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The Environmental Protection Agency Sept. 5 sent a proposed rule to the White House for review on the outcome of an evaluation of the adequacy of air pollution standards for petroleum refineries.
The proposed rule under review by the Office of Management and Budget is part of required periodic EPA reviews of the new source performance standards and national emissions standards for hazardous air pollutants for petroleum refineries and various pieces of related equipment.
The proposed rule is not expected to include greenhouse gas emissions limits. EPA agreed to adopt greenhouse gas standards for refineries in a 2010 court settlement, but has not completed work on those standards.
The White House review is typically the last step before the proposed rule is published in the Federal Register.
The Clean Air Act requires EPA to review its toxic air pollutant standards at Section 112 and its new source performance standards at Section 111 every eight years to determine if the emissions allowable under those rules still pose risks to public health, and to evaluate any new control technologies that might be available.
The agency either must promulgate additional standards to protect public health against any residual risk or make an official determination that no further controls are necessary.
In January 2009, the Bush administration determined that toxic emissions from petroleum refineries did not pose any additional health risks and no new controls were required. However, that finding was never published in the Federal Register. The Obama administration later withdrew that finding and said it would perform a second review (74 Fed. Reg. 55,670; 206 DER A-1, 10/28/09).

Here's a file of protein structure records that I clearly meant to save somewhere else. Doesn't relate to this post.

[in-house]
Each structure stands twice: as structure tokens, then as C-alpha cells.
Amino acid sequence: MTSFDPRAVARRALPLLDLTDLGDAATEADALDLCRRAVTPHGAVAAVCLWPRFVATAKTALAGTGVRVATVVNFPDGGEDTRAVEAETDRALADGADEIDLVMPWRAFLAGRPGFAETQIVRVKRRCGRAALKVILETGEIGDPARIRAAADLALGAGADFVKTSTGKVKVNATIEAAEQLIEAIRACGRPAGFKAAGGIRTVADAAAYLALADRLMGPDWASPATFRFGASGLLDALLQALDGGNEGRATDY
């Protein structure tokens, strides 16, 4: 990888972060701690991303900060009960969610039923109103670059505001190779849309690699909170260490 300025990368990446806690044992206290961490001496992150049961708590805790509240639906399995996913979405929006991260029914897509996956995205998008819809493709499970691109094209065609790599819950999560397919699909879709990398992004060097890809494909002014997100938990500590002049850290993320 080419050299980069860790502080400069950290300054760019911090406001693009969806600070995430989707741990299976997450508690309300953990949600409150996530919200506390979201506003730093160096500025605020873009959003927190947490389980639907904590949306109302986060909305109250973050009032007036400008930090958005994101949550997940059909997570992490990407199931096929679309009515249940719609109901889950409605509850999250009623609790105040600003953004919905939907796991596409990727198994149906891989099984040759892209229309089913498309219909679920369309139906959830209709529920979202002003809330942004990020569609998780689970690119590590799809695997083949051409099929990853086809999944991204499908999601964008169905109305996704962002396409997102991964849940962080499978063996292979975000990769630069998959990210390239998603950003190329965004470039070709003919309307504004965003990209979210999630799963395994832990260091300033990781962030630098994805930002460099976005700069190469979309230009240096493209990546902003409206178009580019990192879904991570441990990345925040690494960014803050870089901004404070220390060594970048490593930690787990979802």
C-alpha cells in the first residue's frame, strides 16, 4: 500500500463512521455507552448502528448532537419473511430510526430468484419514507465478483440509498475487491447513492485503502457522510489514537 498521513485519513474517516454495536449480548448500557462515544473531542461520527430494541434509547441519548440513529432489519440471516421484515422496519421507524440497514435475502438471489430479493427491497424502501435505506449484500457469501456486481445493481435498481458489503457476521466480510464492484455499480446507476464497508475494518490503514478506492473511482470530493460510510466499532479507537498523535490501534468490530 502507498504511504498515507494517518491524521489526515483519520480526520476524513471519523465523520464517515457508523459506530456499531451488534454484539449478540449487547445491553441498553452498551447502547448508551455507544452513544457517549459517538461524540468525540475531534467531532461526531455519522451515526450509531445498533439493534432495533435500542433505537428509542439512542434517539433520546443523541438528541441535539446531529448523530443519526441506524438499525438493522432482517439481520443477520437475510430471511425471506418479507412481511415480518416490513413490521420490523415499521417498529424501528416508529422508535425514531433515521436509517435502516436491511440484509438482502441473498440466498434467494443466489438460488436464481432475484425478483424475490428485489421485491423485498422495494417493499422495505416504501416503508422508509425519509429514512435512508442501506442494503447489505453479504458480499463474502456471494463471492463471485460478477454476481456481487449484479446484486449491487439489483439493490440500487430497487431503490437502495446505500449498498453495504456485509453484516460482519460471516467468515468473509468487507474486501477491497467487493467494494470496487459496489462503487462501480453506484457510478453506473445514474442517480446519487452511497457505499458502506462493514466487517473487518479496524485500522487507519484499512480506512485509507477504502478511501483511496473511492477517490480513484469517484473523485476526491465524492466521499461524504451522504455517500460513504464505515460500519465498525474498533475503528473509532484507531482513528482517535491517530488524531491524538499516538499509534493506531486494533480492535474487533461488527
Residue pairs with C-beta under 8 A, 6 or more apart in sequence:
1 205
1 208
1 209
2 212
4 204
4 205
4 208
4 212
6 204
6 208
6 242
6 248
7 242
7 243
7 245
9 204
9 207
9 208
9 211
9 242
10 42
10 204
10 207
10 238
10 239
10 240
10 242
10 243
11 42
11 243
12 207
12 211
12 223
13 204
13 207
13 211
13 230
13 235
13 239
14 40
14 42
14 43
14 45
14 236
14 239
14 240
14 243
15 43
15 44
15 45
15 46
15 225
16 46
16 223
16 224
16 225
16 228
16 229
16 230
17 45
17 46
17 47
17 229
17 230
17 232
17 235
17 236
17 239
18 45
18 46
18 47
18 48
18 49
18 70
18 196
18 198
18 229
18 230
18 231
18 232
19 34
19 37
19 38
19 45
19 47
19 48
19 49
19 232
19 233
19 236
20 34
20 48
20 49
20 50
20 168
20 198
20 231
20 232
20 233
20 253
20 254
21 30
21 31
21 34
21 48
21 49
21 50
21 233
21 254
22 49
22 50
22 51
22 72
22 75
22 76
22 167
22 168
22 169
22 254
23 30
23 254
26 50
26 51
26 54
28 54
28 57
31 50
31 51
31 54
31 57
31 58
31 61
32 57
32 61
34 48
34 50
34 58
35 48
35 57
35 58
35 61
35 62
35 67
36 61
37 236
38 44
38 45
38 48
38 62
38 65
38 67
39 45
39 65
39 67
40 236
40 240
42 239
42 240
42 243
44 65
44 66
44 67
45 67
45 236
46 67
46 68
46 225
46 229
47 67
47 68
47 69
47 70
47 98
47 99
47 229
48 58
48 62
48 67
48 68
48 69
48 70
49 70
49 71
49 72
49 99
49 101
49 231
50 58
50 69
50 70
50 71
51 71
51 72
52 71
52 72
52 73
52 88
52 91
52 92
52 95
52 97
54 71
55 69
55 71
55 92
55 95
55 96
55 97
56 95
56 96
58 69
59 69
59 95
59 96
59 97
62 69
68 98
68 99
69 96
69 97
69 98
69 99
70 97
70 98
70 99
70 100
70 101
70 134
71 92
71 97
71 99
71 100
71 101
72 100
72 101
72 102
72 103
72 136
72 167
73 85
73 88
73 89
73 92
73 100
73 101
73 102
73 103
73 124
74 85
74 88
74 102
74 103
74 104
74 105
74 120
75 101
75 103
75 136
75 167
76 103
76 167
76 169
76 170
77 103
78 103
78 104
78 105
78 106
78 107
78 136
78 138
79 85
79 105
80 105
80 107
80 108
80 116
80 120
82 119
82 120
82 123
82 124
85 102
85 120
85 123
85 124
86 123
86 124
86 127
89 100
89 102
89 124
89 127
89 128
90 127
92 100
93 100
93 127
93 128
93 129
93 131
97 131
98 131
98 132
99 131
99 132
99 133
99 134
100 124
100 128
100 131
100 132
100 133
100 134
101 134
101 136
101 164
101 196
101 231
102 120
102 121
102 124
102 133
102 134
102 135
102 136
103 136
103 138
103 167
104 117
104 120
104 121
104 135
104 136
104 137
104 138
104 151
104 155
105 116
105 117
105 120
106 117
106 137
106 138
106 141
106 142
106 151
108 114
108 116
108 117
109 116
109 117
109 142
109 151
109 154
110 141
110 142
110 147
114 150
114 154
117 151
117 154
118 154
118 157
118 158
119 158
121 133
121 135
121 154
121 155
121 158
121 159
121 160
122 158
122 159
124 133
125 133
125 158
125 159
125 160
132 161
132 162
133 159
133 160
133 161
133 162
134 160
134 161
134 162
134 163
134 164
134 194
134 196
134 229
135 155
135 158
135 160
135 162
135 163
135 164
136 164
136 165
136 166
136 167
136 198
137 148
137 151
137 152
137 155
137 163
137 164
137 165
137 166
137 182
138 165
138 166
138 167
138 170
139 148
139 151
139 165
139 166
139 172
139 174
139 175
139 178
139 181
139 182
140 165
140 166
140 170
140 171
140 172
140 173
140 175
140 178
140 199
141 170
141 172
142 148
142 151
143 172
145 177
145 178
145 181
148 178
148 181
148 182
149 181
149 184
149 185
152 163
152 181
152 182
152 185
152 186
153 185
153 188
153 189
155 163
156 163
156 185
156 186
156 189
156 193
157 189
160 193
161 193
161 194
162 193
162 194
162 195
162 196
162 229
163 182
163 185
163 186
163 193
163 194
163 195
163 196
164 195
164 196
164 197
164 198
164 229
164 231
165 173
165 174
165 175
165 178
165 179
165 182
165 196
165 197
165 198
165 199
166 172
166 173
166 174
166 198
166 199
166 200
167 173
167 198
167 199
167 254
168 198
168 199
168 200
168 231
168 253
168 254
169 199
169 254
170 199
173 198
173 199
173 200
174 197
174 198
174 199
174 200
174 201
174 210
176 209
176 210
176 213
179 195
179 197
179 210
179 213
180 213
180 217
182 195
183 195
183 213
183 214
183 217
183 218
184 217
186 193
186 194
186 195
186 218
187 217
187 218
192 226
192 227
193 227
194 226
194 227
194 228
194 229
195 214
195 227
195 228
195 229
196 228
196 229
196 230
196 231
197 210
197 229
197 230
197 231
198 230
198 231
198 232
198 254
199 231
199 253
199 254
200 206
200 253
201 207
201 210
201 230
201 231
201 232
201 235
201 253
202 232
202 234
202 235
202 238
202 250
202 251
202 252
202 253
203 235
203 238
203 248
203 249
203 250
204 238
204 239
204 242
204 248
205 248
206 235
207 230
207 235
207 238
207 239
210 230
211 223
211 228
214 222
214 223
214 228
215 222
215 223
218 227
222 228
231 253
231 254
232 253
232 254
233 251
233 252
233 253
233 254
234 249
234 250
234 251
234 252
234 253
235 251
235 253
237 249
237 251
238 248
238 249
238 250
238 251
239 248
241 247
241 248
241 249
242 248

The latest risk and technology review comes after EPA surveyed the 152 refineries in the nation about their emissions and pollution controls. The information collection request also required refinery operators to conduct emissions sampling and testing.
“We are confident the risk and technology review here will once again show the remaining risks from refineries are low and at safe levels,” Howard Feldman, director of scientific and regulatory affairs at the American Petroleum Institute, told BNA Sept. 6.
The hazardous air pollutant standards for petroleum refineries were issued in 1995 under 40 C.F.R. Part 63, Subpart CC (60 Fed. Reg. 43,244). The hazardous pollutant emissions standards for catalytic cracking units, catalytic reforming units, and sulfur recovery units at petroleum refineries were issued in 2002 under 40 C.F.R. Part 63, Subpart UUU (67 Fed. Reg. 17,762).
The new source performance standards for the facilities were first issued under 40 C.F.R. Part 60, Subpart J in 1974. Those standards were last revised in 2008, but EPA delayed implementing the rule to address requests for reconsideration (73 Fed. Reg. 35,838).
Petroleum industry and environmental groups do not expect the proposed rule to address greenhouse gas emissions from petroleum refineries.
An EPA spokeswoman could not be reached for comment on the issue.
EPA agreed to issue greenhouse gas new source performance standards for refineries in December 2010 as part of a court settlement with the Natural Resources Defense Council, the Sierra Club, the Environmental Integrity Project, and several states (American Petroleum Institute v. EPA, D.C. Cir., No. 08-1277, 12/23/10; 246 DER A-1, 12/27/10).
EPA missed a December 2011 deadline to propose the greenhouse gas standards.
“We still have channels open with them. We haven't got a new deadline, but we also haven't agreed it's all for naught,” David Doniger, policy director of the Natural Resources Defense Council Climate Center, told BNA Sept. 6.
Doniger said he expects EPA will propose greenhouse gas standards for refineries after it issues final emissions standards for power plants.
EPA proposed the carbon dioxide new source performance standard for power plants April 13 (77 Fed. Reg. 22,392; 71 DER A-1, 4/13/12).
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